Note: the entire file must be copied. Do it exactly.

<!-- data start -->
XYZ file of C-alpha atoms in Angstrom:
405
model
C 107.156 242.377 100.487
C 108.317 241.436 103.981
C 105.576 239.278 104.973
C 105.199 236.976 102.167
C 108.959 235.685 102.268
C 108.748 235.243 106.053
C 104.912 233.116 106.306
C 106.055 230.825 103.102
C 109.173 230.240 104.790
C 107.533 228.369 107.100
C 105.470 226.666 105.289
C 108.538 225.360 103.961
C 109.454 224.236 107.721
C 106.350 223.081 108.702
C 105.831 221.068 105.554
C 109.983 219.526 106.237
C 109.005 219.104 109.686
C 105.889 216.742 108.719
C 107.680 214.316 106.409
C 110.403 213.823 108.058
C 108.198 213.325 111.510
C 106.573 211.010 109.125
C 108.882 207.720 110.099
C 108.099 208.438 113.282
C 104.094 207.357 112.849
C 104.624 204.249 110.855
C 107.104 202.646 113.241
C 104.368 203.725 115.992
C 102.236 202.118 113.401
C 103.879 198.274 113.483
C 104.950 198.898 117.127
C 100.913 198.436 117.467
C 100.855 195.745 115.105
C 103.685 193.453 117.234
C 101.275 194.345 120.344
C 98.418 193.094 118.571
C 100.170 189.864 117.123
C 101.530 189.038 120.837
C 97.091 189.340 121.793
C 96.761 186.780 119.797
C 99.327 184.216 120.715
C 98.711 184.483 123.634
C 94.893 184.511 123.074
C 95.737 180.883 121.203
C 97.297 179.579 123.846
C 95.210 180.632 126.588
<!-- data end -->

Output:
XYZ file of C-alpha atoms in Angstrom:
405
model
C 107.156 242.377 100.487
C 108.317 241.436 103.981
C 105.576 239.278 104.973
C 105.199 236.976 102.167
C 108.959 235.685 102.268
C 108.748 235.243 106.053
C 104.912 233.116 106.306
C 106.055 230.825 103.102
C 109.173 230.240 104.790
C 107.533 228.369 107.100
C 105.470 226.666 105.289
C 108.538 225.360 103.961
C 109.454 224.236 107.721
C 106.350 223.081 108.702
C 105.831 221.068 105.554
C 109.983 219.526 106.237
C 109.005 219.104 109.686
C 105.889 216.742 108.719
C 107.680 214.316 106.409
C 110.403 213.823 108.058
C 108.198 213.325 111.510
C 106.573 211.010 109.125
C 108.882 207.720 110.099
C 108.099 208.438 113.282
C 104.094 207.357 112.849
C 104.624 204.249 110.855
C 107.104 202.646 113.241
C 104.368 203.725 115.992
C 102.236 202.118 113.401
C 103.879 198.274 113.483
C 104.950 198.898 117.127
C 100.913 198.436 117.467
C 100.855 195.745 115.105
C 103.685 193.453 117.234
C 101.275 194.345 120.344
C 98.418 193.094 118.571
C 100.170 189.864 117.123
C 101.530 189.038 120.837
C 97.091 189.340 121.793
C 96.761 186.780 119.797
C 99.327 184.216 120.715
C 98.711 184.483 123.634
C 94.893 184.511 123.074
C 95.737 180.883 121.203
C 97.297 179.579 123.846
C 95.210 180.632 126.588